About a month ago, during the Chicago Black Drag Council’s Town Hall, you opened up about a traumatic experience you once had when popular Chicago drag queen T. Rex suggested that you should dress up like a slave to perform Britney Spears’ “I’m A Slave 4 U” while white drag queens stood around and whipped you. Of course, this wasn’t an isolated incident, and you used it as just one example of a much larger racism problem that permeates drag culture at large. How do you think the community can do more to support, uplift, and — most importantly — respect Black queens?

I think it’s really important that people listen to Black queens about their experiences. They need to humble themselves because I feel like a lot of times, [white people] hear these things and say, “Oh no, not me! I’m not like that.” But in so many ways, I feel like people don’t understand how they can also contribute to a culture of silence that protects people and perpetuates microaggressions against Black queens. Not only that, but there needs to be a sense of equity and ownership when it comes to our work and to our brands. Like, I am self-managed along with my boyfriend. We control things in-house because I’ve had to learn that the only way that I will be as powerful as I see myself is by taking the reins, learning, having these conversations, having a seat at the table, and being able to advocate for myself because nobody will advocate for me the way that I will. I think it’s important that people listen, respect us, and pay us.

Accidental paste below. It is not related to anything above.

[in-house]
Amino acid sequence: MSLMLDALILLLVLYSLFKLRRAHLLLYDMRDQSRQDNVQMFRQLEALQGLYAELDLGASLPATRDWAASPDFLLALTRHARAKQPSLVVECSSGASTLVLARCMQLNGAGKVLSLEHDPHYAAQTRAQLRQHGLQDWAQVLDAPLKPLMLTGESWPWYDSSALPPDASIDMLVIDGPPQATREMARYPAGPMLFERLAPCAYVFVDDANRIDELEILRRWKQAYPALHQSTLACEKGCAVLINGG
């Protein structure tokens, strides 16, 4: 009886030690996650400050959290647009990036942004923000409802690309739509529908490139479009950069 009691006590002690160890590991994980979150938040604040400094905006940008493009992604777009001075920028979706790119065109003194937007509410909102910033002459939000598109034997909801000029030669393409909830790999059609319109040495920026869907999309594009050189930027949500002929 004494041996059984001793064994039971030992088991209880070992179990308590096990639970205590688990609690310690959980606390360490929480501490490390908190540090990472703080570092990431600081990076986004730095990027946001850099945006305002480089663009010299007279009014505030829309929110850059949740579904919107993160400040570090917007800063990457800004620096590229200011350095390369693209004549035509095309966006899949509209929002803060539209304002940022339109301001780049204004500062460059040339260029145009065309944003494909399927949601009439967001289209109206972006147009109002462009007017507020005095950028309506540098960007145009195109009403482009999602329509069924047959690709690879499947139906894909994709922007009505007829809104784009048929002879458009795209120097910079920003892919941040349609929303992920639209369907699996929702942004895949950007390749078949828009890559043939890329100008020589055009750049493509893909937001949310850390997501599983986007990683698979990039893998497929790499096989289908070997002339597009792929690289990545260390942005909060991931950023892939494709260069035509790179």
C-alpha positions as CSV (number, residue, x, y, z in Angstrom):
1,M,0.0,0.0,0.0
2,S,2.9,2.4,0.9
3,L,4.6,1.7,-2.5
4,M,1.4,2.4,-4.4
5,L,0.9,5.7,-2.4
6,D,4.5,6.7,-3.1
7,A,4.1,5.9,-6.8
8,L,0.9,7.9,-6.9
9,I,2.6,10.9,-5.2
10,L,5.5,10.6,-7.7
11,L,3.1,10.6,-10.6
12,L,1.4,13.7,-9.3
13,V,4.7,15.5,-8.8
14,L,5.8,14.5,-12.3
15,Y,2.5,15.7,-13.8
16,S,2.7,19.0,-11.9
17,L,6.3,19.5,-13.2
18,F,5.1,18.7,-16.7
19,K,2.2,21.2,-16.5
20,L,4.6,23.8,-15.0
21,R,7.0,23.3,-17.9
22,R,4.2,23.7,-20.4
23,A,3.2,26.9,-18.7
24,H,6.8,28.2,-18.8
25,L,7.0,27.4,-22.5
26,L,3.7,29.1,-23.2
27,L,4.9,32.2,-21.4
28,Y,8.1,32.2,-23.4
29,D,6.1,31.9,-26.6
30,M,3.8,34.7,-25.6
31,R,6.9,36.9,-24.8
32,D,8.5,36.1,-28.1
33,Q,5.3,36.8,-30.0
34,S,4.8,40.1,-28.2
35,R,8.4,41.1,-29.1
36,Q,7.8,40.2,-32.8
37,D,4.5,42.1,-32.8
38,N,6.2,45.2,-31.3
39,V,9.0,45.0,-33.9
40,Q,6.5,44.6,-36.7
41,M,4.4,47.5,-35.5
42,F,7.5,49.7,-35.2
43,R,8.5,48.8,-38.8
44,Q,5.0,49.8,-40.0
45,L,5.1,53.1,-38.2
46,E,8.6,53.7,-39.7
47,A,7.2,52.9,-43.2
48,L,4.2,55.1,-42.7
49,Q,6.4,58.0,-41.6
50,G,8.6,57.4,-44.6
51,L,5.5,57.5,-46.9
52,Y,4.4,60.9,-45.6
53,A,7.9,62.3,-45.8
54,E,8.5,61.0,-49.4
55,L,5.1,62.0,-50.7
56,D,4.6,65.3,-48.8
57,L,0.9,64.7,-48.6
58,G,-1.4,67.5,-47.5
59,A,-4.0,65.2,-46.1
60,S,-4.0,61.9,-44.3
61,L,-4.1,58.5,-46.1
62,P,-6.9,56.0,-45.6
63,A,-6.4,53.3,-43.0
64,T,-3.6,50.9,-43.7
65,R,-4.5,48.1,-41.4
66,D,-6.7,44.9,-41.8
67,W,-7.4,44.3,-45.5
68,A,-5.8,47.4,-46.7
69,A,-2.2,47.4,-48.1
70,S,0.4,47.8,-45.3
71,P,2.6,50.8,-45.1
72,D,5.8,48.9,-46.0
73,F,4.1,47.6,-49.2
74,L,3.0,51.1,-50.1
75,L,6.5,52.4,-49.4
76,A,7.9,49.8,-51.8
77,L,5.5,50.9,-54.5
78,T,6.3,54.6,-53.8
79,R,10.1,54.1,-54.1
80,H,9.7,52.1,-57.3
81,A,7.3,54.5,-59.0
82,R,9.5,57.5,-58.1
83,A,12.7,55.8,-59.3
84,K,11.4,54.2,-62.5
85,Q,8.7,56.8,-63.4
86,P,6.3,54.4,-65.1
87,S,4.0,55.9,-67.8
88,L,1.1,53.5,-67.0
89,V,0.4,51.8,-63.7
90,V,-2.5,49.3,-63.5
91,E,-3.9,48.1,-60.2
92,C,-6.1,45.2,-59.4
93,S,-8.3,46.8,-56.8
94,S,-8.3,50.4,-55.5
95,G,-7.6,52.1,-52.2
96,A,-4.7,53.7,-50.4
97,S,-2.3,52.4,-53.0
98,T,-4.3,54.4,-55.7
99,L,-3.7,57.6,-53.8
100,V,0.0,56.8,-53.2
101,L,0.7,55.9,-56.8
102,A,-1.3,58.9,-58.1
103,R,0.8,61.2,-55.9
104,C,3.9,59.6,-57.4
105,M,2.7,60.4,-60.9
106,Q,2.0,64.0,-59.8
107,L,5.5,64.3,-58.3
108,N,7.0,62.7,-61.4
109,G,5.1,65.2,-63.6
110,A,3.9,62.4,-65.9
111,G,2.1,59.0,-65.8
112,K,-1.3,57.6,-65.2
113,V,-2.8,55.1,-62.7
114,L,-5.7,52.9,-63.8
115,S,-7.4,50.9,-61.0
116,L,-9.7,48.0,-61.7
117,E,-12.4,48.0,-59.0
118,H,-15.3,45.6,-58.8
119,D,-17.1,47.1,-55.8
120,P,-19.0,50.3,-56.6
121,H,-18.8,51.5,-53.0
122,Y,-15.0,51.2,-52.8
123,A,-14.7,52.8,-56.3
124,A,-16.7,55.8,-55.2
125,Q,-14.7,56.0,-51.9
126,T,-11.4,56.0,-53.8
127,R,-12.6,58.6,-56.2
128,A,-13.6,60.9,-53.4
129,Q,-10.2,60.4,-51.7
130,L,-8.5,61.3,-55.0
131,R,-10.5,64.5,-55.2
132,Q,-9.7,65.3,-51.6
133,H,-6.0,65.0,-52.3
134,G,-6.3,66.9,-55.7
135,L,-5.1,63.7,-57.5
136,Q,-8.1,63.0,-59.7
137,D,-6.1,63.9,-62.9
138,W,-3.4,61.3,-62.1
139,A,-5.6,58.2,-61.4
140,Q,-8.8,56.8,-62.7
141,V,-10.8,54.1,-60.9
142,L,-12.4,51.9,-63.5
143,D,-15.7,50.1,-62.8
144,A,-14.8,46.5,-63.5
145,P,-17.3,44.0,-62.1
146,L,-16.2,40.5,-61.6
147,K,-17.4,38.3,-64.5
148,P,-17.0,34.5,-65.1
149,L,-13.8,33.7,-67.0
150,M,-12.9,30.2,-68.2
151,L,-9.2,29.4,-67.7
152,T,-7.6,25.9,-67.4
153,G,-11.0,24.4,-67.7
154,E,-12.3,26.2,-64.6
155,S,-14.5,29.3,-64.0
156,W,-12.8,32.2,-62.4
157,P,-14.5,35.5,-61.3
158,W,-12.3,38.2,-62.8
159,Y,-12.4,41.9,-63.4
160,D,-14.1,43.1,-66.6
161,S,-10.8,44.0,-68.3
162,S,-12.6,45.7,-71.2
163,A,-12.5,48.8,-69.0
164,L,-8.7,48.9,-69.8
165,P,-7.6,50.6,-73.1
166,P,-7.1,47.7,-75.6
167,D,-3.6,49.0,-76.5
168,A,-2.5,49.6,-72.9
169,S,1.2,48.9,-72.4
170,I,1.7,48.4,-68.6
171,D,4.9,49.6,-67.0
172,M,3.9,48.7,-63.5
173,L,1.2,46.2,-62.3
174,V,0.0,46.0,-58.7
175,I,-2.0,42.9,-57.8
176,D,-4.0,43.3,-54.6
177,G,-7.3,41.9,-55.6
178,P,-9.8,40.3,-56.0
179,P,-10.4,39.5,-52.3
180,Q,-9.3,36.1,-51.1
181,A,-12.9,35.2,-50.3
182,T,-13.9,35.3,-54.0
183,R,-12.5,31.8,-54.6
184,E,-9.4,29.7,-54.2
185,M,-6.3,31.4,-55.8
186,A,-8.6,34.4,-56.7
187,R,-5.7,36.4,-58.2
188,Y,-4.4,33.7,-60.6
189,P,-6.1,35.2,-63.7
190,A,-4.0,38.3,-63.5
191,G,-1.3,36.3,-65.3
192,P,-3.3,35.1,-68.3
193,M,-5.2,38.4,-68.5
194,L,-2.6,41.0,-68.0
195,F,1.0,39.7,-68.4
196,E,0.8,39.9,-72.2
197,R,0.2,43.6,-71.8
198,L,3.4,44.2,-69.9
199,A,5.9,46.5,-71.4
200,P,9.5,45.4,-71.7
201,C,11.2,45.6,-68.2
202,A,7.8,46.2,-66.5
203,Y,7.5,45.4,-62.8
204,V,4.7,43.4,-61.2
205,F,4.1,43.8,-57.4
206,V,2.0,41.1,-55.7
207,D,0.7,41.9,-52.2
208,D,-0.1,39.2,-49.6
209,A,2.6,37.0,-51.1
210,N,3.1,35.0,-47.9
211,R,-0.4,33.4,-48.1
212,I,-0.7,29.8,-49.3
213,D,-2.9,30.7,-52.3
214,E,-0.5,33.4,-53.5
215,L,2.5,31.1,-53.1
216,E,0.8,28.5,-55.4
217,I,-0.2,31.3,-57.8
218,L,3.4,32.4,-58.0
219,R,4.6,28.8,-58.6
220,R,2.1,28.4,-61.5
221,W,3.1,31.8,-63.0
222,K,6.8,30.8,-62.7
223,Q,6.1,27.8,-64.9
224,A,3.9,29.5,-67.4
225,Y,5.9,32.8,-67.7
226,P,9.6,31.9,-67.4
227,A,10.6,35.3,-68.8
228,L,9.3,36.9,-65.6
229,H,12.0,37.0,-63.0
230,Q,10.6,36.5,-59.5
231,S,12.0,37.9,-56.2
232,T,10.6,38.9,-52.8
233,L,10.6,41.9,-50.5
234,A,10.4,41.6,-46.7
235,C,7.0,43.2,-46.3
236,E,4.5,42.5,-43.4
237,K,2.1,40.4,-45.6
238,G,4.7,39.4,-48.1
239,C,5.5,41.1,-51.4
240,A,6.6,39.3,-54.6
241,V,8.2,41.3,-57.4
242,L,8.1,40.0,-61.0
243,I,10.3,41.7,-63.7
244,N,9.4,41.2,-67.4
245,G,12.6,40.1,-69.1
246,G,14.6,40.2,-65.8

Speaking of payment, earlier this season, you released “Collide” with Mykki Blanco, who was recently forced to publicly call out Teyana Taylor and her team for not properly compensating them for their contributions to “WTP.” Right now, there are so many queer artists that get employed just to have their culture and talent co-opted by straight artists searching for something “new.” That obviously was not the case with the two of you. How does it feel for you to be able to work with other Black queer artists in a way that is mutually beneficial and equitable rather than exploitative?